A graduate of St. John Fisher University who played basketball for the Cardinals, Sausville completed the University of Arizona’s year-and-a-half Race Track Industry program, which produced the likes of Todd Pletcher, Hall of Fame coach.

He has also participated in the Kentucky Equine Management Internship (KEMI) program, worked for the Breeders’ Cup, Stone Farm in Kentucky and in the Race Office at Colonial Downs in Virginia.

“I went from New York to Arizona, Arizona to Ohio for an internship, went back to Arizona,” Sausville said. “Kentucky. What was after Kentucky? Virginia, Colonial. Back to Breeders’ Cup in Kentucky, back to Florida for Todd, back home for a bit, then back to Colonial. Back to Kentucky with Hunter Valley and then from there to home and then to Ireland and now France is going to be a quick three day trip [prior to beginning the Godolphin Flying Start].”

Saratoga fans probably haven’t heard of most of the horses Sausville worked with in Ireland, but they will know them: Malathaat and Colonel Liam.

Sausville spent three months two winters ago working as a hotwalker for Pletcher at Palm Beach Downs in Florida, and was often responsible for chaperoning these two stars to and from the track for practices and guiding them through times of recharge after work.

Malathaat won the Ashland and Kentucky Oaks last year, then came to Saratoga and won Alabama en route to an Eclipse Award as the top 3-year-old filly in North America. She was second to Clairiere in the Shuvee three weeks ago.

“It was good,” Sausville said. “He’s a great guy to work for in that as long as you do what you have to do, he’ll let you work. There is no operation more structured or well managed.

“Malathaat was wonderful. She was very shy, but she was very nice and kind of got herself into things. I accompanied her to the track, when she came back, I picked her up, accompanied her, held her for her bath, then I walked her afterwards. Sometimes I had to sit in the cabin with her, and she would get her feet soaked and kind of help her back.

Being accepted into the Irish National Stud program was a big breakthrough for Sausville.

His roommate was Andrew Buick, brother of Willliam Buick, a Norwegian who is one of Europe’s top jockeys and who made his Saratoga debut last weekend winning the Saratoga Oaks Invitational on With The Moonlight.

Andrew Buick was among INS Sausville classmates who waited in the hostel kitchen as Sausville took the most important phone call of his career so far, a month and a half after the interview preliminary as part of the Flying Start application process.

“The application process is very daunting,” Sausville said. “So I was sitting in the hostel kitchen with all my classmates, having lunch as a group. If you get a phone call, you’re fine. If you get an email, you’re out. So the phone rings, you see this Irish number, and I ran out of the room, almost knocked my chair over and I’m outside and answering the phone.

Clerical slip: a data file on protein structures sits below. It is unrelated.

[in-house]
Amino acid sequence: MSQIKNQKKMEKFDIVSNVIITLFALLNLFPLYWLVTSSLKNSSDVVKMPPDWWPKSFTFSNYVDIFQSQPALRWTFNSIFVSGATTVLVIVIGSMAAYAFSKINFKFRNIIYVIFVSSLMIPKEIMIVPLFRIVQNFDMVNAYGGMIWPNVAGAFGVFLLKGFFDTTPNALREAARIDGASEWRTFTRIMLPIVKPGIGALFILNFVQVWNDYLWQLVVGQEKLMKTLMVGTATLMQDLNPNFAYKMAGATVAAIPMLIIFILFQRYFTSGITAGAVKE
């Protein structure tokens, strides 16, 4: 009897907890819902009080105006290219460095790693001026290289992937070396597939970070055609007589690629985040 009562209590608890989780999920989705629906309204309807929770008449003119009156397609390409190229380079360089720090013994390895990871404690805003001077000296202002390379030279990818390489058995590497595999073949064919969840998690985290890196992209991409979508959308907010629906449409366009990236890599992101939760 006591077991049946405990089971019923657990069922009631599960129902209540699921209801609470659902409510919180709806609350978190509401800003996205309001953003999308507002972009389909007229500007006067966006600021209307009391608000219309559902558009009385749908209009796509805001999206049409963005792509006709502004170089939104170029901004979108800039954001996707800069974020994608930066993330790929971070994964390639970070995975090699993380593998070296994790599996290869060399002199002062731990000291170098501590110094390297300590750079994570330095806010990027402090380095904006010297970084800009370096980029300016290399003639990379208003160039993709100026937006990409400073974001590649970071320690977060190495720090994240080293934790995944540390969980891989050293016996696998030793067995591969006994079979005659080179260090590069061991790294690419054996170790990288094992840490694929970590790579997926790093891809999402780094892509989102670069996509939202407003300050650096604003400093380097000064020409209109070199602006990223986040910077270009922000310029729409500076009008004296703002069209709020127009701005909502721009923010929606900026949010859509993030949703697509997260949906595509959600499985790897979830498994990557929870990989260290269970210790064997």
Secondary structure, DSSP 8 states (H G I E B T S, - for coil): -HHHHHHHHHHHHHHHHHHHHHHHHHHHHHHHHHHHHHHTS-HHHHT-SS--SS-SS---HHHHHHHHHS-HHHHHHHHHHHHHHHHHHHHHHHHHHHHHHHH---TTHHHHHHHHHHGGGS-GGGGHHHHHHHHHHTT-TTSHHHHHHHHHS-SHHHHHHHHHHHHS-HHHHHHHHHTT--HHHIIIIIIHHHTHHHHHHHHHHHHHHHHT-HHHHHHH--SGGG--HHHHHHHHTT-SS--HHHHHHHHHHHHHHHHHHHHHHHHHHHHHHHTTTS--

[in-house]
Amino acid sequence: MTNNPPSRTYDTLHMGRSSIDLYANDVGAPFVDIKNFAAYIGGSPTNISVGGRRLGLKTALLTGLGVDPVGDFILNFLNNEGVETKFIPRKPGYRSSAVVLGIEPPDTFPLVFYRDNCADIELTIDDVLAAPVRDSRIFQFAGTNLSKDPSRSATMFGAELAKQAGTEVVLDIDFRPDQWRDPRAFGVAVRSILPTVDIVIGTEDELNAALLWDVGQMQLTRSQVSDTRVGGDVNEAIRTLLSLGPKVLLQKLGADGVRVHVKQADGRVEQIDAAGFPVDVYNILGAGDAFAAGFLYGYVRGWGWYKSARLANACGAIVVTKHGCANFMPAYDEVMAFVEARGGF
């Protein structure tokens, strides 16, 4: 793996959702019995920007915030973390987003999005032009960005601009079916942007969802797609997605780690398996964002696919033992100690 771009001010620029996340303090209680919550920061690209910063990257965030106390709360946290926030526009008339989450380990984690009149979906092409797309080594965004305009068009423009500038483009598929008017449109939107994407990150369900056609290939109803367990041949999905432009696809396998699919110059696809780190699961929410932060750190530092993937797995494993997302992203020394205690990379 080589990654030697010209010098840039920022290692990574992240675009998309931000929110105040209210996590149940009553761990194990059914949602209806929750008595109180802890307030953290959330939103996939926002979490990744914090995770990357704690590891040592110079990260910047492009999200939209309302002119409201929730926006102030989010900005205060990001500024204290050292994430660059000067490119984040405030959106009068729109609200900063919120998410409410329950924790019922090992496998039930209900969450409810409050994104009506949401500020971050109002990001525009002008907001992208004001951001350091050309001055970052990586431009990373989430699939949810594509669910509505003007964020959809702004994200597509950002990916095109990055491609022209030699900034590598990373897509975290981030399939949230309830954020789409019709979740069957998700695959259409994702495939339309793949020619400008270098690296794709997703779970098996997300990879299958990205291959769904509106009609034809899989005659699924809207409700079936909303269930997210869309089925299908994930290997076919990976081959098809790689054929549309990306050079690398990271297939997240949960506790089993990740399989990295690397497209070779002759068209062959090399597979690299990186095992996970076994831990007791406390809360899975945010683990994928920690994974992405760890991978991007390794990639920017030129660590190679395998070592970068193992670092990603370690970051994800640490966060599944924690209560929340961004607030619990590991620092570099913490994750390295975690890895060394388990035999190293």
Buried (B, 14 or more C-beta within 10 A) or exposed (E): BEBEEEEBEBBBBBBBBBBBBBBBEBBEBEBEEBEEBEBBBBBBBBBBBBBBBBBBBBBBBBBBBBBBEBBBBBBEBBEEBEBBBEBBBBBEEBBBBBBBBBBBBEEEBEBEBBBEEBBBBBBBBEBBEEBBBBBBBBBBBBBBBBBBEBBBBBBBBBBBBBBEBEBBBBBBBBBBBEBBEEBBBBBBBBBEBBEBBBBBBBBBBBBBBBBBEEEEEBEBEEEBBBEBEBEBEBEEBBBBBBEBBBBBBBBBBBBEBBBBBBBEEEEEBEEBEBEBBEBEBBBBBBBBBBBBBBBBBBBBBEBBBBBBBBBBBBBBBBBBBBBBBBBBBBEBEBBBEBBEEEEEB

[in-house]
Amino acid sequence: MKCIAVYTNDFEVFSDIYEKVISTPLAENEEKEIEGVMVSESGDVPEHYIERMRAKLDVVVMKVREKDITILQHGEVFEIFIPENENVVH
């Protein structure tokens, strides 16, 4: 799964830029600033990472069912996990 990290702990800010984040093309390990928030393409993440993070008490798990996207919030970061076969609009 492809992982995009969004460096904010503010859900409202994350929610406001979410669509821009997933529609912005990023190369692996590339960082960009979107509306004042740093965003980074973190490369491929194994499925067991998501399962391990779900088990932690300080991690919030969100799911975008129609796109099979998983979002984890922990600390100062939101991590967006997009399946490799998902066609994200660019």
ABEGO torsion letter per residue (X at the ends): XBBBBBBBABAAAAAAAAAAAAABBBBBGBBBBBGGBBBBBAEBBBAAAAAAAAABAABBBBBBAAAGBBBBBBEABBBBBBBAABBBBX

It was Clodagh Kavanagh, the executive director of Flying Start.

“She asked me how I was and what I had been up to that day. Of course that day I went to pick up trash in a field,” Sausville said with a laugh. ‘she’s talking, I hear a knock on the window, and it’s Andrew, my roommate. He gives me a thumbs up, a thumbs down. She said, ‘I have good news for you, ‘ and I went like this [thumbs up], and I heard the whole kitchen applaud. It was a really cool feeling. When I got home they all stood up and gave me hugs.

“It’s been a dream for a while since he heard about it, and he’s met so many nice people across the network who have helped him out,” Mark Sausville said. “As for the program, I was in Ireland and talked to an old gentleman in a museum, and he just beamed when I mentioned the Flying Start. I never realized how important that was, especially for a kid who doesn’t come from a horse racing background. I think he’s very proud of it. »

The Flying Start’s mission statement, in part, “is to recruit the world’s most talented people and provide them with unparalleled professional training and experience, thereby achieving our vision of producing engaged leaders working in existing markets. and emerging markets contributing to the long-term success of the Thoroughbred industry.

Graduates have gone on to work as blood agents, trainers, administrators, broadcasters and property group managers for some of the largest operations in the world.

“They [Scotia basketball coaches] really emphasized pushing yourself and stepping out of your comfort zone, which Alex embraced if you want to be great at something,” Mark Sausville said.

“Right now the goal is to be a race director,” said Alex Sausville. “So working for owners unions and pretty much managing their stable. Eventually, I hope to run a racing and breeding business.

“I guess it’s the same thing that stems from basketball. It’s two years of training. That’s how I see it. I’m excited to take the course, but for me, I’m mostly looking forward to seeing what I can become in two years.